I try to imagine the looks on the faces of Transportation Security Administration Inspectors when they x-ray my bag full of liquids, perishables, drugs (pharmaceutical), and potentially hazardous materials. At the point when my check-in bag is going through the machine, I am already safely through security and waiting in the terminal for my plane, perhaps enjoying some iced tea and a granola bar I packed. By the time I open my luggage upon arriving at destination X the contents of my bag are an afterthought to me until I find that TSA “Notice of Baggage Inspection” form inside and giggle to myself. I imagine the security personnel giving one another nervous glances, strapping on their rubber gloves, carefully taking my luggage off of the conveyor belt and unzipping it while muttering that they do not get paid enough for this job. Of course, they never find anything that would land me in jail, ignite, or the like. Instead, they find things like tubes of toothpaste, denture cream, 500+ pills of Advil and Tylenol, and…Windex. After attempting a cursory explanation of who on earth would pack this kind of stuff, they probably shrug their shoulders and throw my bag onto the heap.
They obviously have not met my family. When my family came to visit me for the day when I lived in Chestertown, MD, I was greeted with a five-pound plastic bag of raw chicken my mother happily slapped against my back as she hugged me. My grandmother rolled down the car window and pushed a Tide stain remover pen into my hand before giving me a kiss on the cheek. My sister had made cucumber and onion salad and asked that I return her container when I next came to PA. On my two-day trek from PA down to Florida with a 13-passenger-amish van turned moving truck and my car schlepping all of my belongings down to my new home, my sister gave me clippings from her plants at the farm wrapped in soaked-paper towels so that I could begin some of my own plants (check the regulations of moving plants across state lines for the state you will be moving to).
In the five-mile radius that includes everyone’s homes in PA (except mine of course, which happens to be hundreds of miles away), there is a constant moving and juggling of resources and goods. Every year when I go home for Christmas I am like a FedEx or UPS Woman going from household to household and moving things around. I start off at my mother’s, who needs a pan returned to my grandmother’s. She includes a plastic bag of leftover stuffed cabbage from a big batch of our family’s Hungarian recipe. When I reach mom-mom’s house, she has several coupon inserts and a plant to give to my sister. Then I get to my sister’s home, who has free samples and a DVD for my mother. The cycle is never-ending, and even though I live so far away, I carry on my end of the bargain.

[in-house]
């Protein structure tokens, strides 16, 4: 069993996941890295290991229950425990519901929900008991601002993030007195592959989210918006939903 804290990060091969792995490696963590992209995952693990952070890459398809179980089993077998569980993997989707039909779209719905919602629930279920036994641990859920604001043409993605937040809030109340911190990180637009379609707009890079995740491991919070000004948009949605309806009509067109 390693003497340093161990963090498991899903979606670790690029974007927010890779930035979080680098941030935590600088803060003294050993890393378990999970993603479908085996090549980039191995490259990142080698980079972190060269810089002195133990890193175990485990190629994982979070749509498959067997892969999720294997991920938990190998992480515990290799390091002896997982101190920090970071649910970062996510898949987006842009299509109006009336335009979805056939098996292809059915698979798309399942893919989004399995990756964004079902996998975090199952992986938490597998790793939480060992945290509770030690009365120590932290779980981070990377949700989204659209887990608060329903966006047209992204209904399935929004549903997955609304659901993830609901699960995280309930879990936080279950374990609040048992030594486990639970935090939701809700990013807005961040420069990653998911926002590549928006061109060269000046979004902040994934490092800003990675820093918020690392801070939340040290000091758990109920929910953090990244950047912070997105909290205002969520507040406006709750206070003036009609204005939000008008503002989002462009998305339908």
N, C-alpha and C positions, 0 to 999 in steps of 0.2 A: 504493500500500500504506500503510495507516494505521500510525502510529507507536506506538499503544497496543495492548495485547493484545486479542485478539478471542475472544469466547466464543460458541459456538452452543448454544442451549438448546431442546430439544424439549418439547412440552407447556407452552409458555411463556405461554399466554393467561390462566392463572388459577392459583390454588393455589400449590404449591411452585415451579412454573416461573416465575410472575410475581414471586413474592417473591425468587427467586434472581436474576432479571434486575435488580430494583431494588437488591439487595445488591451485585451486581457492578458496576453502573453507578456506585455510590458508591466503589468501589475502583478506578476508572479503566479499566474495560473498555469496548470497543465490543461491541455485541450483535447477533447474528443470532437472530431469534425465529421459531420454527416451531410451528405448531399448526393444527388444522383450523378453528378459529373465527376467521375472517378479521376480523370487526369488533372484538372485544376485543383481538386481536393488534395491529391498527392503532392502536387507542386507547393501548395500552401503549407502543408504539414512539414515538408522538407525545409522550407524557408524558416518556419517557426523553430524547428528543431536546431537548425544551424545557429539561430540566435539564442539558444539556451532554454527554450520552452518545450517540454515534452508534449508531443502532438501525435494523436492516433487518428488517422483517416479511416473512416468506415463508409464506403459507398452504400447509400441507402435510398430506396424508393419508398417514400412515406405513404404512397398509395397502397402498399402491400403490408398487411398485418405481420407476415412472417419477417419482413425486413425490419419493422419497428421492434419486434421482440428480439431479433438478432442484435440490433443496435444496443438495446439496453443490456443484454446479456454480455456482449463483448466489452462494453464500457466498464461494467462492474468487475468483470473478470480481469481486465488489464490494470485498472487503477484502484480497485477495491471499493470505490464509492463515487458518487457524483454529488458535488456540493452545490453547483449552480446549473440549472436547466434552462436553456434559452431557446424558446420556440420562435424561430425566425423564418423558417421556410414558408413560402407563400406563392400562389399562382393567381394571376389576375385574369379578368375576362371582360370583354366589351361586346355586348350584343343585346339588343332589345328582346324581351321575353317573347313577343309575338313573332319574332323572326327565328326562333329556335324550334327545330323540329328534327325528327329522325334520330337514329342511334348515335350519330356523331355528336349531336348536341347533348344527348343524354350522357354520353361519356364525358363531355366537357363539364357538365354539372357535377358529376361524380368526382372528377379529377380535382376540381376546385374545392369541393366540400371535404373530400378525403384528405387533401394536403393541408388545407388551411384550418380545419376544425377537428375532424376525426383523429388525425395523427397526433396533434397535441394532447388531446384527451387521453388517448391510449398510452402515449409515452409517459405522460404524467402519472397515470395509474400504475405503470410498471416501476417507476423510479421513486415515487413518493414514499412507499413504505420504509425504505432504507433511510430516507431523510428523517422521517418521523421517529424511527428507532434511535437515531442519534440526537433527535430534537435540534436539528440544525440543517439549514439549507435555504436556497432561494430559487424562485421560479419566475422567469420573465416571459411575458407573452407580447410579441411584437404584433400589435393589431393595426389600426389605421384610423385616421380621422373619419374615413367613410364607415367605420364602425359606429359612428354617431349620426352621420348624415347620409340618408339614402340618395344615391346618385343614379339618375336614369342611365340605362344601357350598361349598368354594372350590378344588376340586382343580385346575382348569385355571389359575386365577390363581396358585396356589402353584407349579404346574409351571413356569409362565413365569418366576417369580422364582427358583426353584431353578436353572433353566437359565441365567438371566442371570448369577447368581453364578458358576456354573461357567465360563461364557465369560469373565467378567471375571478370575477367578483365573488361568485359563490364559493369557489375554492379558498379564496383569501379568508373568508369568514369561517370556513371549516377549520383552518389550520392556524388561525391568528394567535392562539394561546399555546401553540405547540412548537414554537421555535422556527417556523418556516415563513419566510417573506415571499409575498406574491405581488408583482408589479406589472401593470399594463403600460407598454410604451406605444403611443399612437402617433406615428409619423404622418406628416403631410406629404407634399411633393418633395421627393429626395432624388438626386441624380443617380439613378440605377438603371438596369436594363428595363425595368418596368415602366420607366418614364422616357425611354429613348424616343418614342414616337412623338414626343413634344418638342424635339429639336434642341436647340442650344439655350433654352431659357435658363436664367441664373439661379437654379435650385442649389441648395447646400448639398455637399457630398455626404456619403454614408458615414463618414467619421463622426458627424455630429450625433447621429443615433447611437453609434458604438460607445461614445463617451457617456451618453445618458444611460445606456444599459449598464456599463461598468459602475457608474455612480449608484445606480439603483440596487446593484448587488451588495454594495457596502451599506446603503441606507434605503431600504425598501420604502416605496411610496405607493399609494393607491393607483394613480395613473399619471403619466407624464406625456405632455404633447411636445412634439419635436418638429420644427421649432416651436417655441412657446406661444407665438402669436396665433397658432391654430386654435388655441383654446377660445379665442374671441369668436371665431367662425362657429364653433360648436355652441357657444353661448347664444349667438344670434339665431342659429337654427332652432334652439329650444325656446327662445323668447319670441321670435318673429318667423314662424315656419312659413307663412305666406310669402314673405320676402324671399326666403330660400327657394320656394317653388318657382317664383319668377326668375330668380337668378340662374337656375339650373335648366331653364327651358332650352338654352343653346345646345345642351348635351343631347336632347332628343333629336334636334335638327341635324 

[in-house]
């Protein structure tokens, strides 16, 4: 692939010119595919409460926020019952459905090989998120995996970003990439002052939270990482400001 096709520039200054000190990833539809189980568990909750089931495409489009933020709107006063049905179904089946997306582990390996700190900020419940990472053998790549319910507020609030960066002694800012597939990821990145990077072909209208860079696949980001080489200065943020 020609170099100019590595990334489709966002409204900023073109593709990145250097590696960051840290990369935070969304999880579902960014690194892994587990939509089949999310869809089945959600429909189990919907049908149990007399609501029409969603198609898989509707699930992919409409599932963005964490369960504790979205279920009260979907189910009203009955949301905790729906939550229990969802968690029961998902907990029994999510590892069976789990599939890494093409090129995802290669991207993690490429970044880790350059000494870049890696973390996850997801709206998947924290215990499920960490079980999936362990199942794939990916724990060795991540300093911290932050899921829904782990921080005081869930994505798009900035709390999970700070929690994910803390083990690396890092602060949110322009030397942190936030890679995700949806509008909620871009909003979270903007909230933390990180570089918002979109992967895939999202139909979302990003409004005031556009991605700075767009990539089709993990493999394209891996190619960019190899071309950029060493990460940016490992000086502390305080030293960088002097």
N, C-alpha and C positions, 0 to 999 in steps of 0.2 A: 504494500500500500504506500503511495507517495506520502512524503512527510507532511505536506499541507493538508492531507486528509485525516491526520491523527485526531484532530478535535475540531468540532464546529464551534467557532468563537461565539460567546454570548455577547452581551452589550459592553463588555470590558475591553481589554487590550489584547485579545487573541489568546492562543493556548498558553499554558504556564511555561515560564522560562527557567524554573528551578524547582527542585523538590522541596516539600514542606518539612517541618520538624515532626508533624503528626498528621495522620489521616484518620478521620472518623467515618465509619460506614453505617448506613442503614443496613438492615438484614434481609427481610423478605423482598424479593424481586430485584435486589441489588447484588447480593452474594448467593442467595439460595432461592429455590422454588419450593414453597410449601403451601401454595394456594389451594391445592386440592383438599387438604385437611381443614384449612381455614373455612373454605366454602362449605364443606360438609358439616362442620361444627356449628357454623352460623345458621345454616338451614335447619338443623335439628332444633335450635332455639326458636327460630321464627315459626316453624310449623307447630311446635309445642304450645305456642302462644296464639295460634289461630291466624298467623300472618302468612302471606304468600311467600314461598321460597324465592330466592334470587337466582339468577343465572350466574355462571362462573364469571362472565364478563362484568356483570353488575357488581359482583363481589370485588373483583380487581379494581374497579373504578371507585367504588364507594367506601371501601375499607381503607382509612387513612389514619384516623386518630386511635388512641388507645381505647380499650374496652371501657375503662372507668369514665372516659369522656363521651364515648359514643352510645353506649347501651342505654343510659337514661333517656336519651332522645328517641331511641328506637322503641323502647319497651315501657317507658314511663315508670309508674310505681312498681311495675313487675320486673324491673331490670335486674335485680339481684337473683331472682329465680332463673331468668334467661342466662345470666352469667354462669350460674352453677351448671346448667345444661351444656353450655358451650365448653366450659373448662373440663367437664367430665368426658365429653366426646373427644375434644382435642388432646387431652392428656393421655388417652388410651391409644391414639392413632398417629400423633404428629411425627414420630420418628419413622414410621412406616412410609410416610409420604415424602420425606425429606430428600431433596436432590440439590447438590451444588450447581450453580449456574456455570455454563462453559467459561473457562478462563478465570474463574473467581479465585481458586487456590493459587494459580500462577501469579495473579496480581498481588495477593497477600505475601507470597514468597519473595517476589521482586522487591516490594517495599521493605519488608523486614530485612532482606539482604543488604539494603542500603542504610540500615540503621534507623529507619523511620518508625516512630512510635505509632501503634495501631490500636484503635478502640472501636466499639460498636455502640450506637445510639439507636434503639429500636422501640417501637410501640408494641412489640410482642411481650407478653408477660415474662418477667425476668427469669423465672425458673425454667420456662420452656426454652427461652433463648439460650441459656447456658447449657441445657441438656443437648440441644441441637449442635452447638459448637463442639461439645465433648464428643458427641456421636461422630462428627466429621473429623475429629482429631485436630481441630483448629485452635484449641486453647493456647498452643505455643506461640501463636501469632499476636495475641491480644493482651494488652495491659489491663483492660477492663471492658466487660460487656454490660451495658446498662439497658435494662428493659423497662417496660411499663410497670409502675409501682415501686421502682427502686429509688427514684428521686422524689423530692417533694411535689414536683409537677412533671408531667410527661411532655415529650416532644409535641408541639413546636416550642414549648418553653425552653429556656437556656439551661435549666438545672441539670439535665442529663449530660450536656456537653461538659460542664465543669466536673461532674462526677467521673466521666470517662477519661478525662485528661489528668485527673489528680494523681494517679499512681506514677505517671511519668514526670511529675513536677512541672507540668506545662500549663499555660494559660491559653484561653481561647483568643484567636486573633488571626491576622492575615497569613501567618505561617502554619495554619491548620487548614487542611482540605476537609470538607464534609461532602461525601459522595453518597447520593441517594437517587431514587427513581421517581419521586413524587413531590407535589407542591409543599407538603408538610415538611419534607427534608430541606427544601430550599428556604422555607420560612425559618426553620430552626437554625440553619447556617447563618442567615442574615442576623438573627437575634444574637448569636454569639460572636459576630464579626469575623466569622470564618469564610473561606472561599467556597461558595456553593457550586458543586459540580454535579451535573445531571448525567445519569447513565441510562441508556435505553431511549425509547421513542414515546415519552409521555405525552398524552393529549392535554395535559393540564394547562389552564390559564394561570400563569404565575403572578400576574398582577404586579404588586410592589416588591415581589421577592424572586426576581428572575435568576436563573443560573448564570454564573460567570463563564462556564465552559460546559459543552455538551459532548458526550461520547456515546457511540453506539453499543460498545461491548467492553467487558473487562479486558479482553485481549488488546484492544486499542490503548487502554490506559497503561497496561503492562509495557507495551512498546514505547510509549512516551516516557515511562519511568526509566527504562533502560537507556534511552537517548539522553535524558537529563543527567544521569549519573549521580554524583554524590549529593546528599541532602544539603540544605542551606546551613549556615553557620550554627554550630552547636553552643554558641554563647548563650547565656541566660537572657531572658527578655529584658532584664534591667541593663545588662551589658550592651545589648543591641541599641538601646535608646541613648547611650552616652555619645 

Since I play the drugstore game, I always have plenty of leftover goodies that I purchase very cheaply. I have taken it upon myself to personally stock up my grandparents with a lot of their toiletry needs once a year because they live on a fixed income. I either tote all of these things up in my suitcase around Christmastime (which explains the denture cream found by the TSA officials), or I mail them using a flat rate box at the USPS. Since my grandmother and mother have come down to visit in the fall every year for the last two years (and will be doing so again in three months from now!), I have eve saved on shipping and stashed the goods in their suitcase (they fly Southwest, so no baggage fees). It’s such a great feeling knowing that I am saving others money!
I have expanded my circle to include Paul’s family, who unsuspectingly receive random coupons from me, the occasional free can of dog food, foot cream, and other extras hanging around our home. What can I say? I have no doubt that they think I’m a little strange (I know my husband does!)…but it’s always good to stretch your supplies and help others. I even do this at work; my purse is a free tote bag from two and a half years ago when we registered at Macy’s for our wedding, and thank goodness it’s so large because every week I use it to carry magazines for the break room, the occasional donation for the food bank box, DVDs and books for cubicle buddies to borrow, coupons for products I know other people use, and so much more.
Do you have a similar circle of family, friends, and goods? Do you find that it helps to save each of you money?